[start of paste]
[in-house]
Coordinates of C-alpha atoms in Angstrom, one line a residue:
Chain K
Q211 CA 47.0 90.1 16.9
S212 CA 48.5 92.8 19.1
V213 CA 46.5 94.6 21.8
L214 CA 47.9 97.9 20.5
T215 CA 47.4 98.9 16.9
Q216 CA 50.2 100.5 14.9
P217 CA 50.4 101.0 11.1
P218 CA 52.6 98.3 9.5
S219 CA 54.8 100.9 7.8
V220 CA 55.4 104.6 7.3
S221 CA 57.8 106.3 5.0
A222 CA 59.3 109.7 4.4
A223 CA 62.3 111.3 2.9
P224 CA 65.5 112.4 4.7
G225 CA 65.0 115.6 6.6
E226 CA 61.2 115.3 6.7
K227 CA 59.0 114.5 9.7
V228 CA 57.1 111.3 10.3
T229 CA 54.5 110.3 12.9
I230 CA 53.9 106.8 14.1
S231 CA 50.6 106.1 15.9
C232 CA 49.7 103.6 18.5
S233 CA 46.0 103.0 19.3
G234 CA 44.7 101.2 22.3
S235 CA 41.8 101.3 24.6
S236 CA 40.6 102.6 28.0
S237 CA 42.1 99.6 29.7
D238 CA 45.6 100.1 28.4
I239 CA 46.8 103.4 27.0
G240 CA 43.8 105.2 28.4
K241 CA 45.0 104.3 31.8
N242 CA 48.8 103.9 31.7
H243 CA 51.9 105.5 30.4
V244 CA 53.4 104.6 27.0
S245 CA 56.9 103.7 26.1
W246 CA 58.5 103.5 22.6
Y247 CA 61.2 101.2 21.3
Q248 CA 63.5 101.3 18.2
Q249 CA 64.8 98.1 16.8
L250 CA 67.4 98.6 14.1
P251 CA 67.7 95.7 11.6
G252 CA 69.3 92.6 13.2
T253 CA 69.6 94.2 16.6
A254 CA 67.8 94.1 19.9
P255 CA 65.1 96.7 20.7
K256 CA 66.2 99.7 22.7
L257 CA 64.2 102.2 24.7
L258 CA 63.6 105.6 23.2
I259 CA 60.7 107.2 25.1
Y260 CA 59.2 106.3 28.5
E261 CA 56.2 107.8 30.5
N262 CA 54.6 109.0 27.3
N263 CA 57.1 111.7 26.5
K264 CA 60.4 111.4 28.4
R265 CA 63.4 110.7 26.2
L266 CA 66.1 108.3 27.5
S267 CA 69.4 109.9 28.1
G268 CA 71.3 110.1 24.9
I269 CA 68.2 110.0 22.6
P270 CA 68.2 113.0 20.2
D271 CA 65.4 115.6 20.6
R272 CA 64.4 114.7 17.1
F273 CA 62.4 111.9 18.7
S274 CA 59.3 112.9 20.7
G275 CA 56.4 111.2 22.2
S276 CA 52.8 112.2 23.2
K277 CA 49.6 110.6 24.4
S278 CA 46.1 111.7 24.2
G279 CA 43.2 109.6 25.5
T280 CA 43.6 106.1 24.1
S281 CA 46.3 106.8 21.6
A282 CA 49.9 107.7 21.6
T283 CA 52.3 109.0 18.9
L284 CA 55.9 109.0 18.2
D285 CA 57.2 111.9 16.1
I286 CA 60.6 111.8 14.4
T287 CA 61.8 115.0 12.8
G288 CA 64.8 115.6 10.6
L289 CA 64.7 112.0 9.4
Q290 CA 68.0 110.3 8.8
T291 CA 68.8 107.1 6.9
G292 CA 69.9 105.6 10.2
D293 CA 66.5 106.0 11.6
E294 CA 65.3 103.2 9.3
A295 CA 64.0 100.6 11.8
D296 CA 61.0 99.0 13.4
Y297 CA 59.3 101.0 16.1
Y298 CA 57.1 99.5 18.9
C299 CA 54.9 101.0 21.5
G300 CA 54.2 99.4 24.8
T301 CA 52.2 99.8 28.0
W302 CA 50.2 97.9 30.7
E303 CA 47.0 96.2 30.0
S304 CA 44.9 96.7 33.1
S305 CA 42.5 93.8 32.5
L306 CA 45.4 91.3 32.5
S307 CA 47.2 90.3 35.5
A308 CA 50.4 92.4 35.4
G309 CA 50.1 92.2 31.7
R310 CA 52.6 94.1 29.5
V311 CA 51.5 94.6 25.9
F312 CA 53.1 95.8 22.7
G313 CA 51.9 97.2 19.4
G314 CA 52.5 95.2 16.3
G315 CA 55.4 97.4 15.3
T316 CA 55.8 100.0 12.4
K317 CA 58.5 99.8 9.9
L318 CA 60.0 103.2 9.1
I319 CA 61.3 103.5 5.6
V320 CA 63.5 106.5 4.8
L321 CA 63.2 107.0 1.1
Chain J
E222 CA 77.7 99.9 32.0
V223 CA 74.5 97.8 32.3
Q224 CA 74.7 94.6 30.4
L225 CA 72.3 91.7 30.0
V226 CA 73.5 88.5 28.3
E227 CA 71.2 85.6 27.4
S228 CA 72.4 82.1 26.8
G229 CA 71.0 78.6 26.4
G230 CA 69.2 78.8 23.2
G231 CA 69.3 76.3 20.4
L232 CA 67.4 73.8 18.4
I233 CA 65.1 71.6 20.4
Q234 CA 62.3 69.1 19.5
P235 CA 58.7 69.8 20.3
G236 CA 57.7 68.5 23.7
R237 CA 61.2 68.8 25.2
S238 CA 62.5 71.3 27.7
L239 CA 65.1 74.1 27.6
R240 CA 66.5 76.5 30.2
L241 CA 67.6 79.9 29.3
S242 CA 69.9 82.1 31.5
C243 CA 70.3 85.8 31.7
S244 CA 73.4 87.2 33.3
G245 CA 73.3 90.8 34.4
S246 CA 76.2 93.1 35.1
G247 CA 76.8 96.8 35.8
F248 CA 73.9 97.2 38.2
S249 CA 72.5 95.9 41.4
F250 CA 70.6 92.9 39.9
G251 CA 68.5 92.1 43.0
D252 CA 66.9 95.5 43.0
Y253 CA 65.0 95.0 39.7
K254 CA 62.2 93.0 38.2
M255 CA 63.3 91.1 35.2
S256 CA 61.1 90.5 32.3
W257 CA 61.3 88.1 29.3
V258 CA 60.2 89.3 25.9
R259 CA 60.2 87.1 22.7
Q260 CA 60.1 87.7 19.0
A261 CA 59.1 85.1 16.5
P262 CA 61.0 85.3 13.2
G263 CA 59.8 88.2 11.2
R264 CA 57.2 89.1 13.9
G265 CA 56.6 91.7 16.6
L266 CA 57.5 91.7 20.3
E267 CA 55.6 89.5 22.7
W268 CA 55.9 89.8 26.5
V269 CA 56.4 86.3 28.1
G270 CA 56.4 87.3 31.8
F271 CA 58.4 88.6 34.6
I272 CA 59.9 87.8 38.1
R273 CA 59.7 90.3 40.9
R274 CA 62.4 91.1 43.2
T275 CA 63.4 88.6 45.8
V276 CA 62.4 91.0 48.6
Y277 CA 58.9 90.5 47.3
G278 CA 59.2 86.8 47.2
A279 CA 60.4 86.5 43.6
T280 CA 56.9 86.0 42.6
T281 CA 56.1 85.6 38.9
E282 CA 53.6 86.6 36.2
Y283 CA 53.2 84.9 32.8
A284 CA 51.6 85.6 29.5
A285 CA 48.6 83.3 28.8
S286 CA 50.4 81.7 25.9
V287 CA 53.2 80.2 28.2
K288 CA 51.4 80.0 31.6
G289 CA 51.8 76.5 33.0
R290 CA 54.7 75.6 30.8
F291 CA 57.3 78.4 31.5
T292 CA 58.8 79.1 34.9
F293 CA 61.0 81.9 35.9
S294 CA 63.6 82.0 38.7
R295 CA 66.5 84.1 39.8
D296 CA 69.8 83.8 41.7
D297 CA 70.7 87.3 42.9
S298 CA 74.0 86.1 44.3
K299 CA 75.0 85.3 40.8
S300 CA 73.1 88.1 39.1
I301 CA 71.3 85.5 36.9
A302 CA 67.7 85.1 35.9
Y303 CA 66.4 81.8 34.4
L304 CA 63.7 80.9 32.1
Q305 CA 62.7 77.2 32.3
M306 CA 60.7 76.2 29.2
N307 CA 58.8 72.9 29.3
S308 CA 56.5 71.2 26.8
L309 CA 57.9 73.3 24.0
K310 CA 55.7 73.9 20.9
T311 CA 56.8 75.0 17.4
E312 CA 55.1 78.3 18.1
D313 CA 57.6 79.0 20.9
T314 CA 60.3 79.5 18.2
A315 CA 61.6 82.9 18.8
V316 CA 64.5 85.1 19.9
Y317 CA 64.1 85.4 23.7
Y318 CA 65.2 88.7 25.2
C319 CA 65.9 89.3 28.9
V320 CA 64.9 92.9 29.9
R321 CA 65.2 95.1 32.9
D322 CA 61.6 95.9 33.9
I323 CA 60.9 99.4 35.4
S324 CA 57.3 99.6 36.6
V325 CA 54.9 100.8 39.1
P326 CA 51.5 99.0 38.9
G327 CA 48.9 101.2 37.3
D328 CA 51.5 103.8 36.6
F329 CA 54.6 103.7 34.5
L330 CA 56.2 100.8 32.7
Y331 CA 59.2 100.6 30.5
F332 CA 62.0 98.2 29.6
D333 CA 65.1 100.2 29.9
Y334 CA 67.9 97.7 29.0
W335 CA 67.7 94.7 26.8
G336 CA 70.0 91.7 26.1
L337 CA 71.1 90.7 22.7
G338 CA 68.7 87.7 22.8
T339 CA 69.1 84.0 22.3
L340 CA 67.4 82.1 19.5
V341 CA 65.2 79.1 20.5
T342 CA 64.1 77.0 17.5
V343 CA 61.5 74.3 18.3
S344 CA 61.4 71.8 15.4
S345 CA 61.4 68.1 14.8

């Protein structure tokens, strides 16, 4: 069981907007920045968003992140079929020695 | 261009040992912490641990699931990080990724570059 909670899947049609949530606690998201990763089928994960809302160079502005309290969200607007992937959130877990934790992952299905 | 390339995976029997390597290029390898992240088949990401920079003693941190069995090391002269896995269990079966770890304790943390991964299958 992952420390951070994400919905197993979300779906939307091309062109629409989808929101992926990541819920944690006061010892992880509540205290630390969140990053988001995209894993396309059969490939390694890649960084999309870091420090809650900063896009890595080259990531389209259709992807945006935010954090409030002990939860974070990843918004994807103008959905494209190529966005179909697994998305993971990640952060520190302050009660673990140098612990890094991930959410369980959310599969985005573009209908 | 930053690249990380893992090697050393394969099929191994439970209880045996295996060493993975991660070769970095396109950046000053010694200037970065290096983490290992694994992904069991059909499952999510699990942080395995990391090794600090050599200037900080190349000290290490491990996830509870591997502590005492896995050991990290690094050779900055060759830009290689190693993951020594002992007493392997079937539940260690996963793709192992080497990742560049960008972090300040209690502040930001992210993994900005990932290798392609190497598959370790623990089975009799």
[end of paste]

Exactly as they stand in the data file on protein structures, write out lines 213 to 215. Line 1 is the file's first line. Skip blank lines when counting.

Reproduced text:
C319 CA 65.9 89.3 28.9
V320 CA 64.9 92.9 29.9
R321 CA 65.2 95.1 32.9